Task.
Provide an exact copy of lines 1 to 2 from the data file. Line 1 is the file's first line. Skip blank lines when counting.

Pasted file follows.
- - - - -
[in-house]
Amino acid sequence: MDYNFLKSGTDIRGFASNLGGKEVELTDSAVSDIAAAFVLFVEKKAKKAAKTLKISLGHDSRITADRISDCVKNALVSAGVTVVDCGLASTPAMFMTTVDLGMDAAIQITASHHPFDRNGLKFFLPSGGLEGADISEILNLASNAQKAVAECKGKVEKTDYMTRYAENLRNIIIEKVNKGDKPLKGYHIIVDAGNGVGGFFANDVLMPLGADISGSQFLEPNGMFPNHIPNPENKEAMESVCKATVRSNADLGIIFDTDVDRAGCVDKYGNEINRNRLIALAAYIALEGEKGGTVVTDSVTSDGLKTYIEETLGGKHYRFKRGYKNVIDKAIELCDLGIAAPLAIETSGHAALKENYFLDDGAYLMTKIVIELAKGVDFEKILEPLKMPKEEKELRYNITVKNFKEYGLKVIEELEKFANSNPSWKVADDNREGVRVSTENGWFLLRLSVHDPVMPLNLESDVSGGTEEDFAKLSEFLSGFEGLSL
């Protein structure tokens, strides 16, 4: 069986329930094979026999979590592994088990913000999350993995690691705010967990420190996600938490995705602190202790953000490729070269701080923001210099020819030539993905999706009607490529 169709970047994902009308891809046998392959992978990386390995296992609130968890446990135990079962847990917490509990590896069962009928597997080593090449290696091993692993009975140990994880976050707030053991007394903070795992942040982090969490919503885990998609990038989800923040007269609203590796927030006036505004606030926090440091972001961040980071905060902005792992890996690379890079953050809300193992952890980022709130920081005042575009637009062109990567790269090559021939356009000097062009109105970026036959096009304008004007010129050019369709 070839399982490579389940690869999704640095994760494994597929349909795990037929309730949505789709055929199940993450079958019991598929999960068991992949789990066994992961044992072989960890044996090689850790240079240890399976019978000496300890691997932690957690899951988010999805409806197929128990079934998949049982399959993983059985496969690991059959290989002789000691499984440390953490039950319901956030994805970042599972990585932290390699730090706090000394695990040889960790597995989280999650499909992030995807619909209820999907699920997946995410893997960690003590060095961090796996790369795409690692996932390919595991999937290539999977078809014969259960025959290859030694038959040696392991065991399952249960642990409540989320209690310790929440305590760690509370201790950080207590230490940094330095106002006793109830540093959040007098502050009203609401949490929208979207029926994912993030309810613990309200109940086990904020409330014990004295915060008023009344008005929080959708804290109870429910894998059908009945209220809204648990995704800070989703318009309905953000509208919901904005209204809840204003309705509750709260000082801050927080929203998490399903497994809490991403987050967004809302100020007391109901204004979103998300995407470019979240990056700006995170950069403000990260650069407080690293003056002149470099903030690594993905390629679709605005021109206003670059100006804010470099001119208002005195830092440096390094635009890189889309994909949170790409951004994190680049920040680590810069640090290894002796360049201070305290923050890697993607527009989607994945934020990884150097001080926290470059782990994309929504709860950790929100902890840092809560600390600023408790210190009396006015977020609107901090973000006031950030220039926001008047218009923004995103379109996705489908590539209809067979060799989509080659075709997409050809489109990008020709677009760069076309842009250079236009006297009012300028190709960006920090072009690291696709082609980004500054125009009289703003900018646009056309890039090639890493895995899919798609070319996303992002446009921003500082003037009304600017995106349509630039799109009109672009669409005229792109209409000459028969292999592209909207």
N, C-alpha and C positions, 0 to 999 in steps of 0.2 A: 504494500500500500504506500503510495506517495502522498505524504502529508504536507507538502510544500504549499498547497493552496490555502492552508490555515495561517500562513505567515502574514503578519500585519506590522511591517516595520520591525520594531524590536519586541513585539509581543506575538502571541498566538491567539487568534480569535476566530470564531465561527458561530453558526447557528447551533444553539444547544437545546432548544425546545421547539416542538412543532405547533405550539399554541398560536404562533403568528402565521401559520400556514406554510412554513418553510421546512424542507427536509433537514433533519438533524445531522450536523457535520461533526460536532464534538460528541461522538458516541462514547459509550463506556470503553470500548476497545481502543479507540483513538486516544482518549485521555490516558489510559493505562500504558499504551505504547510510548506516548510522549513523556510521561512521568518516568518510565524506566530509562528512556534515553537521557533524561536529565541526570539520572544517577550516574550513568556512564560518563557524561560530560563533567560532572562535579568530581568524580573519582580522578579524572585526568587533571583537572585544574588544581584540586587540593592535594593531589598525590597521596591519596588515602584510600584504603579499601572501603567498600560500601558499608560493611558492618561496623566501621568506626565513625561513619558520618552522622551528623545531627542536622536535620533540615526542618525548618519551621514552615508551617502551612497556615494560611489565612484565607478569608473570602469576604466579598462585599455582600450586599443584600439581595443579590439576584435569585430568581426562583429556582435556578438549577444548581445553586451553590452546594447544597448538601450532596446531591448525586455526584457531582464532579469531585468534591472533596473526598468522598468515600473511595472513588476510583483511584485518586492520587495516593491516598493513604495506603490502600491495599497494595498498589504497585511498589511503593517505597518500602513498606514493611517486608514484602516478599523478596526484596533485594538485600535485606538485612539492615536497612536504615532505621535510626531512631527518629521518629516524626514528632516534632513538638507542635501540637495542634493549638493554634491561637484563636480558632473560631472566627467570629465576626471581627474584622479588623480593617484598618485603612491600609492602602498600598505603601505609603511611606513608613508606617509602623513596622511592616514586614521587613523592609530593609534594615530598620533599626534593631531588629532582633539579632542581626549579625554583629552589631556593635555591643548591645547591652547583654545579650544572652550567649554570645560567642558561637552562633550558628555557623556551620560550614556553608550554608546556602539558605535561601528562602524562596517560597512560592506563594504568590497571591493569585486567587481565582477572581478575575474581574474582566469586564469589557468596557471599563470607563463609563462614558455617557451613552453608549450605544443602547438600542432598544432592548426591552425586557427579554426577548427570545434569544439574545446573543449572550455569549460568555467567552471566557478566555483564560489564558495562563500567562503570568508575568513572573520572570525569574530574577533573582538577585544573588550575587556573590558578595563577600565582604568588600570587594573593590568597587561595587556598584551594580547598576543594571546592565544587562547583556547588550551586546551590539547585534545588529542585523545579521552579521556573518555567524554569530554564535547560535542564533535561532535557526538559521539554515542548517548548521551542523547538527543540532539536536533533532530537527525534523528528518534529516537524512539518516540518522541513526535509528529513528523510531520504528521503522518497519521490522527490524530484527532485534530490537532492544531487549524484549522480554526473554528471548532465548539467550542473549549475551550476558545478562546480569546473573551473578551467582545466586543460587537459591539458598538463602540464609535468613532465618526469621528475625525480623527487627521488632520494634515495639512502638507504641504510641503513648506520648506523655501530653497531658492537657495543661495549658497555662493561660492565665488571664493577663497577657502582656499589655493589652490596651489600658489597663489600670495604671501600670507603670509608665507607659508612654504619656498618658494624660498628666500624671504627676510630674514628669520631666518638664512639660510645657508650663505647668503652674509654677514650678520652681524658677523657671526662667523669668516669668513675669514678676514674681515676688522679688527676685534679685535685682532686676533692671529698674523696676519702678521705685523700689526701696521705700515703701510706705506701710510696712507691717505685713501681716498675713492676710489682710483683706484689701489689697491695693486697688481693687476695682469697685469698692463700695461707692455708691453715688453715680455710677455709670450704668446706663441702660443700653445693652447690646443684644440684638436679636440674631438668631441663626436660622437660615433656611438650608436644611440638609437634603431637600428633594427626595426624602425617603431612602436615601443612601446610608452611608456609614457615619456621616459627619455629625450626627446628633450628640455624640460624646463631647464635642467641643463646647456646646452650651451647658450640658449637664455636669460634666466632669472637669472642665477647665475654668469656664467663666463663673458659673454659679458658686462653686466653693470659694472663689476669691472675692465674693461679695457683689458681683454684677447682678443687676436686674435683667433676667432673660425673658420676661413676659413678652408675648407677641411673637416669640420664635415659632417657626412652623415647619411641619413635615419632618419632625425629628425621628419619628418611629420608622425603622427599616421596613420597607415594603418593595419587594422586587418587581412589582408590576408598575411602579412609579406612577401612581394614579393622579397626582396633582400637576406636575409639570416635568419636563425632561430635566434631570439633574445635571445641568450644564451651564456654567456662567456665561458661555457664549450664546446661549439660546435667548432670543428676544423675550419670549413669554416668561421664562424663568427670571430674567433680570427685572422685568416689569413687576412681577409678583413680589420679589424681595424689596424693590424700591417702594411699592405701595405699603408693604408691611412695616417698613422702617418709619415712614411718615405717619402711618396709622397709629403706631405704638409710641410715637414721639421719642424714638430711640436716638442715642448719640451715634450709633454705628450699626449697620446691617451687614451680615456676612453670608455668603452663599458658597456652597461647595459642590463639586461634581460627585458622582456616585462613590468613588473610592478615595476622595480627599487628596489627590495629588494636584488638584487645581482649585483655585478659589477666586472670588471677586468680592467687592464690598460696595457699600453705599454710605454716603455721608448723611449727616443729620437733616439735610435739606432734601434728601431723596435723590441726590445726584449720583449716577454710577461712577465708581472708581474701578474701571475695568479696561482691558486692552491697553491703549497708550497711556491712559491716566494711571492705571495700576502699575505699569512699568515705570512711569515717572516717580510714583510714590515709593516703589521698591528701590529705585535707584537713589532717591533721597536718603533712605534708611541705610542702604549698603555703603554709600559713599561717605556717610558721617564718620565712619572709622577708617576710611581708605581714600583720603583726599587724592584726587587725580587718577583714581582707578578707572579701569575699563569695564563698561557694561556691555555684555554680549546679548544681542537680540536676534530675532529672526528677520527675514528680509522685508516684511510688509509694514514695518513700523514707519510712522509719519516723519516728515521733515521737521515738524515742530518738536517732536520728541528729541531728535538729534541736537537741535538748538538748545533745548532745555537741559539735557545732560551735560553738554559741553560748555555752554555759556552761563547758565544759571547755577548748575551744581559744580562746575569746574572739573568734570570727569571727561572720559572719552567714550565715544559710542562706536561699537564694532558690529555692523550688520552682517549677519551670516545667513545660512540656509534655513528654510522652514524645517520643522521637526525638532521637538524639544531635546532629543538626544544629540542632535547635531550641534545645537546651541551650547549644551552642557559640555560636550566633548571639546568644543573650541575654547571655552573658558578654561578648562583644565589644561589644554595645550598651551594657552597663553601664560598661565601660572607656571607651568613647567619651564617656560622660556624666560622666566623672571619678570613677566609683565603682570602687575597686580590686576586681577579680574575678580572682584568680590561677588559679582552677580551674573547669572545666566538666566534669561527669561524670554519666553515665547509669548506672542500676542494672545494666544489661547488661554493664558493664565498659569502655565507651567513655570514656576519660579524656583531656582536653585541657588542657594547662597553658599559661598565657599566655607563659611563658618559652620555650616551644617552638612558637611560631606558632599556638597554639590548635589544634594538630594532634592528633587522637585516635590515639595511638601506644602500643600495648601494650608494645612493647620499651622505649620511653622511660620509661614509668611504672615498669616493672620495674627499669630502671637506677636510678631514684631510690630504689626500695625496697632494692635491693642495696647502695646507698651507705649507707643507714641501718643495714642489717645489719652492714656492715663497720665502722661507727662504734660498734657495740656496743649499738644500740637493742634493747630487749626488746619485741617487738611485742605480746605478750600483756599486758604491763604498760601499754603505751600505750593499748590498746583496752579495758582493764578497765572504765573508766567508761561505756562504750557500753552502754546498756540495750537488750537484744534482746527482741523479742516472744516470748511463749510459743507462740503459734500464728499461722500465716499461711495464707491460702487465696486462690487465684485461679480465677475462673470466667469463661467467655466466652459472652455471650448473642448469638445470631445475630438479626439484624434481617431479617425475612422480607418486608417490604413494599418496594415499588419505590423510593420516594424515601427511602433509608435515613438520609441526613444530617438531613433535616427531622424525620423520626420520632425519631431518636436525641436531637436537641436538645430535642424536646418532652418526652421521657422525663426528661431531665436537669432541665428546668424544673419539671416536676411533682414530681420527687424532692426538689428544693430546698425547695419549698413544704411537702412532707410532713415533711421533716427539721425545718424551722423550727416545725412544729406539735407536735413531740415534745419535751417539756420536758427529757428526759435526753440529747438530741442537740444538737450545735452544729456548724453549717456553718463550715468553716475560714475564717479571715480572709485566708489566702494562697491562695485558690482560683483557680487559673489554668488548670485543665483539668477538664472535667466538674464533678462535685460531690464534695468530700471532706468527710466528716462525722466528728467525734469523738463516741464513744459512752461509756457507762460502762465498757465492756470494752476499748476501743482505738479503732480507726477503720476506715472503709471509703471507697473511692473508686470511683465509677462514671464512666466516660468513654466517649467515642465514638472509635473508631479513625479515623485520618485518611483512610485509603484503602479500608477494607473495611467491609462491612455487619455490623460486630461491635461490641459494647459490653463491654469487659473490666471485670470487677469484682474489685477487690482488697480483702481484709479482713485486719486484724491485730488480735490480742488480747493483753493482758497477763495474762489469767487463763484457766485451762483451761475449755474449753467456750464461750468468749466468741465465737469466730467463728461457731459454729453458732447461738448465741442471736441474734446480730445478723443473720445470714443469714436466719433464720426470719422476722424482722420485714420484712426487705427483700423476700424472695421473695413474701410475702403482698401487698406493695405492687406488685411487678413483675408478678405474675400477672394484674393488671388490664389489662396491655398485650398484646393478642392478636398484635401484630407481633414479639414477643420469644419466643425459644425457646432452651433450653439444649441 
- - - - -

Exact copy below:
[in-house]
Amino acid sequence: MDYNFLKSGTDIRGFASNLGGKEVELTDSAVSDIAAAFVLFVEKKAKKAAKTLKISLGHDSRITADRISDCVKNALVSAGVTVVDCGLASTPAMFMTTVDLGMDAAIQITASHHPFDRNGLKFFLPSGGLEGADISEILNLASNAQKAVAECKGKVEKTDYMTRYAENLRNIIIEKVNKGDKPLKGYHIIVDAGNGVGGFFANDVLMPLGADISGSQFLEPNGMFPNHIPNPENKEAMESVCKATVRSNADLGIIFDTDVDRAGCVDKYGNEINRNRLIALAAYIALEGEKGGTVVTDSVTSDGLKTYIEETLGGKHYRFKRGYKNVIDKAIELCDLGIAAPLAIETSGHAALKENYFLDDGAYLMTKIVIELAKGVDFEKILEPLKMPKEEKELRYNITVKNFKEYGLKVIEELEKFANSNPSWKVADDNREGVRVSTENGWFLLRLSVHDPVMPLNLESDVSGGTEEDFAKLSEFLSGFEGLSL